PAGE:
On the surface, the $2 billion acquisition of Tnuva, Israel’s biggest foodmaker, by Shanghai-based Bright Food this spring looks like just another foreign conquest by a Chinese company with global aspirations. Bright Food has been snapping up companies like Britain’s Weetabix and Australia’s Manassen Foods, and says it is on the hunt for businesses in the dairy, sugar and wine sectors.
But Bright Food isn’t interested in Tnuva as a way of entering the small Israeli market. With its 8.3 million people, Israel is no bigger than a single medium-sized Chinese city. Rather, Bright Food wants access to Israeli technology.
That might seem odd because Tnuva doesn’t deal in semiconductors or biotechnology, but instead focuses on very “old economy”-based businesses like cottage cheese and milk. Yet even in the dairy industry there is high and low tech, and Israel’s dairy sector is decidedly high-tech. The country is very hot and very dry — farming conditions that are similar to those in China. But Israeli cows produce three or four times more milk than their Chinese brethren. If China is going to build its dairy industry, it has to make it more productive, and Tnuva can help Bright Food to close the productivity and technology gap in agriculture.
Tnuva illustrates the critical role that technology and innovation are playing in the emerging Israel-China relationship. A tiny economy geographically distant from China, Israel is counting on its innovative prowess to make itself strategically important to the Asian powerhouse and to build more durable ties than ordinary trade, investment and tourism relations would normally produce.
‘A Real Challenge’
There are good business reasons for Israel’s strategy. For one, Israel’s biggest trade partner, Europe, has been weighed down by recession and debt. Meanwhile, China and the rest of Asia are playing a growing role in the world economy that Israel can’t afford to miss out on.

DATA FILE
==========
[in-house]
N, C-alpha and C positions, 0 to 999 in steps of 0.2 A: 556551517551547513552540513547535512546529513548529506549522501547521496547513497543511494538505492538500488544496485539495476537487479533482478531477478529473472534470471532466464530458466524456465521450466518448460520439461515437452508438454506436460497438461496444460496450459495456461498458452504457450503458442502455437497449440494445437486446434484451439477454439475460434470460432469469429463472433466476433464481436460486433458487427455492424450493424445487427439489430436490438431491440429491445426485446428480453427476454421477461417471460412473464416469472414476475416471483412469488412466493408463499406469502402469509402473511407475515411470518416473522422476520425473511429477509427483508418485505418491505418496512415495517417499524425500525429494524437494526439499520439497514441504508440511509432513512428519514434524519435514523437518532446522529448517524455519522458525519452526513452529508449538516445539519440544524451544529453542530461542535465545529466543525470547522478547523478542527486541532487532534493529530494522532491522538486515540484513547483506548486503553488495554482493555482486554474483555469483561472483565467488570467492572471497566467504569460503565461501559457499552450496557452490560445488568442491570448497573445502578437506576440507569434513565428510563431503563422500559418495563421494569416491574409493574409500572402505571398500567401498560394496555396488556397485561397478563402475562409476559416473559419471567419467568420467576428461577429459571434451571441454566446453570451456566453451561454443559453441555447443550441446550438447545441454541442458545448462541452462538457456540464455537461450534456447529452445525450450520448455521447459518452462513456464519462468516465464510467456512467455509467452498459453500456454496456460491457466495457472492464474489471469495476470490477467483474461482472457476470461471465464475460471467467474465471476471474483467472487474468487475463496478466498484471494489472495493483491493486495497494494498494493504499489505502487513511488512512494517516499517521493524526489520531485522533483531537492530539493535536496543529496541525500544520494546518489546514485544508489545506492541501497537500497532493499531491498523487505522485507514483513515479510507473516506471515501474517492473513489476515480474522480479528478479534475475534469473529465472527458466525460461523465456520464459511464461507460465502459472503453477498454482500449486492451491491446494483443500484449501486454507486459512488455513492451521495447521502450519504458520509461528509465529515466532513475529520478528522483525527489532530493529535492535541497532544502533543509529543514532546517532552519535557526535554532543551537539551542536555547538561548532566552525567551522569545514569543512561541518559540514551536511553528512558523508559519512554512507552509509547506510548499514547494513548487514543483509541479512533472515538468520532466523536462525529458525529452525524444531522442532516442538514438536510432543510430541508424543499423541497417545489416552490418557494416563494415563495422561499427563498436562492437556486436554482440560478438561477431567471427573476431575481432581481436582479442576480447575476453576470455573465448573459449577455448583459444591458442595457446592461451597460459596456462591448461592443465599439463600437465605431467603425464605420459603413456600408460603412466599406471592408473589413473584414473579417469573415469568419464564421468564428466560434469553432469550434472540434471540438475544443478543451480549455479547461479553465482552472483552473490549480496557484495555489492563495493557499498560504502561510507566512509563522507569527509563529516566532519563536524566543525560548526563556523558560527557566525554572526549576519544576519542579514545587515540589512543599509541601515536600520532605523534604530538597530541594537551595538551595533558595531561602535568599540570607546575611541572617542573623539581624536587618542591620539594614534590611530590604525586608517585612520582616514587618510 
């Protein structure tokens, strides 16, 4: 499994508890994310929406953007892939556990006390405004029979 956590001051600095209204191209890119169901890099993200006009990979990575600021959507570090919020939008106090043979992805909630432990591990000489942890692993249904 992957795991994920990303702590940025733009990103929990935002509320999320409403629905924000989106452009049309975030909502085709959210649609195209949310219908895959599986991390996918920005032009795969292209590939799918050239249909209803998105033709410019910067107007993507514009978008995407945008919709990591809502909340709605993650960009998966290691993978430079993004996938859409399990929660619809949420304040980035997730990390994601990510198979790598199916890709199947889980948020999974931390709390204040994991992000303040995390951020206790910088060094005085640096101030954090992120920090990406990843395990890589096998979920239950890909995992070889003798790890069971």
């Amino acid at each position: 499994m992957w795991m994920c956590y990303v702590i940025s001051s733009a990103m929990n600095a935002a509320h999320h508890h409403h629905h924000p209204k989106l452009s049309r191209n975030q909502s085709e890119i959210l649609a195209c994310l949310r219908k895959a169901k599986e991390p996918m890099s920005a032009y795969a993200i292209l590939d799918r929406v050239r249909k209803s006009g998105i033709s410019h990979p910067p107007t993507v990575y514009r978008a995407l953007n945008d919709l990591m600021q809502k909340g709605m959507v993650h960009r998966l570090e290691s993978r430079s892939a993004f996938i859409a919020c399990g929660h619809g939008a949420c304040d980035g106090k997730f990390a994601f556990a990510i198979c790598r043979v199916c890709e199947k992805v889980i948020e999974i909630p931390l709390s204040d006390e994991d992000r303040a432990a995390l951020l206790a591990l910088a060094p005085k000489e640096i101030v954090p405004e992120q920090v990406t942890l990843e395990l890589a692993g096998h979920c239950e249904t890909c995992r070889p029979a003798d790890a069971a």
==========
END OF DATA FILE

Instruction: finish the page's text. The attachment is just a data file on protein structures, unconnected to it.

That was a major reason why Edouard Cukierman, whose Tel Aviv-based Cukierman & Co. investment house focused on Europe for its first two decades, decided to change strategy. Last year, the firm formed a technology-oriented private equity fund, Catalyst CEL, with China Everbright, a Chinese state-owned financial services company. The fund has raised $100 million and is targeting up to $300 million that it will put into companies in emerging markets, particularly China. “This is the fastest-growing market and one where Israeli companies can do much more than they are currently doing,” says Cukierman. “Successful Israeli companies typically have a strong presence in the U.S. and Europe. But to tackle the Chinese market is a real challenge.”
Developing economic ties, however, isn’t just about business. Israel’s traditional orientation toward Europe and North America has come under strain in recent years. Disagreements over how to advance the peace process with the Palestinians and criticism of Israel’s human rights record have complicated Jerusalem’s official relations, especially with European governments.
“You have to understand [Chinese] culture…. Until you achieve a true appreciation and trust, you’ll never make it there.”–Aron Shai
Polls show that Israel has lost the support of public opinion in Europe, too. Although calls to boycott Israel have so far had little effect, Israeli policymakers are concerned about the long-term implications, especially if the Palestinian issue remains unresolved. In addition to China, Israel also is pursuing closer relations with India, Japan, South Korea, and a host of smaller powers like Vietnam.
The shift has been evident in the political sphere. Israeli officials said in April that the country would join China’s new Asian Infrastructure Investment Bank even though the U.S. has been discouraging allies from doing so. Israel’s foreign ministry has increased China-related staffing 30% over the past two years despite budget cuts elsewhere and the two countries have been engaged in a strategic dialogue for the past three years.
Israel’s infatuation with China is relatively new. Jerusalem only formed diplomatic relations with Beijing in 1992, and economic and political ties grew gradually, although there was considerable arms trade in the early years. By 2006, however, two-way trade had reached $3.8 billion and then grew steadily, interrupted only during the global recession in 2008-2009. By last year, two-way trade had reached $10.9 billion, 200 times 1992 levels.